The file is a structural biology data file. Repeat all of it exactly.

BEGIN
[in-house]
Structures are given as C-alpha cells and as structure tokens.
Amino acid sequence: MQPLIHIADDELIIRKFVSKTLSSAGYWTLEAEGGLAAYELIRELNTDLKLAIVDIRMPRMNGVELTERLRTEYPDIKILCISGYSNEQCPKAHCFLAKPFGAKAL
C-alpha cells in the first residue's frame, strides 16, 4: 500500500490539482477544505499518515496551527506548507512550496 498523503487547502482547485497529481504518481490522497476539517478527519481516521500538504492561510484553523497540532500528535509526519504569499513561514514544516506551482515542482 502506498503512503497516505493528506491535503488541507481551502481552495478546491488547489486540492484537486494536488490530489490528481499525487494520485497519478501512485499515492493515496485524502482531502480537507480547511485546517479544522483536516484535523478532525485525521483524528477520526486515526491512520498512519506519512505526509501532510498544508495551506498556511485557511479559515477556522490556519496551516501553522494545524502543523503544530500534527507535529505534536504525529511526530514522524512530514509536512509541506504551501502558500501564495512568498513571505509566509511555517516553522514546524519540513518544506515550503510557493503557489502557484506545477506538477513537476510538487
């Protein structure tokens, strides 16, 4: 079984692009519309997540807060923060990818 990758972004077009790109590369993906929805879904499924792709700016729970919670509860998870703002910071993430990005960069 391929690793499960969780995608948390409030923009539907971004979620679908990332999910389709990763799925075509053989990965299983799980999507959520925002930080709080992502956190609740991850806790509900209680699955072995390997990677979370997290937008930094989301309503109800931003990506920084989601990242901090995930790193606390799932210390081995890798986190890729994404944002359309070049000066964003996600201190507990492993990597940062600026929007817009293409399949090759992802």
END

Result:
[in-house]
Structures are given as C-alpha cells and as structure tokens.
Amino acid sequence: MQPLIHIADDELIIRKFVSKTLSSAGYWTLEAEGGLAAYELIRELNTDLKLAIVDIRMPRMNGVELTERLRTEYPDIKILCISGYSNEQCPKAHCFLAKPFGAKAL
C-alpha cells in the first residue's frame, strides 16, 4: 500500500490539482477544505499518515496551527506548507512550496 498523503487547502482547485497529481504518481490522497476539517478527519481516521500538504492561510484553523497540532500528535509526519504569499513561514514544516506551482515542482 502506498503512503497516505493528506491535503488541507481551502481552495478546491488547489486540492484537486494536488490530489490528481499525487494520485497519478501512485499515492493515496485524502482531502480537507480547511485546517479544522483536516484535523478532525485525521483524528477520526486515526491512520498512519506519512505526509501532510498544508495551506498556511485557511479559515477556522490556519496551516501553522494545524502543523503544530500534527507535529505534536504525529511526530514522524512530514509536512509541506504551501502558500501564495512568498513571505509566509511555517516553522514546524519540513518544506515550503510557493503557489502557484506545477506538477513537476510538487
């Protein structure tokens, strides 16, 4: 079984692009519309997540807060923060990818 990758972004077009790109590369993906929805879904499924792709700016729970919670509860998870703002910071993430990005960069 391929690793499960969780995608948390409030923009539907971004979620679908990332999910389709990763799925075509053989990965299983799980999507959520925002930080709080992502956190609740991850806790509900209680699955072995390997990677979370997290937008930094989301309503109800931003990506920084989601990242901090995930790193606390799932210390081995890798986190890729994404944002359309070049000066964003996600201190507990492993990597940062600026929007817009293409399949090759992802």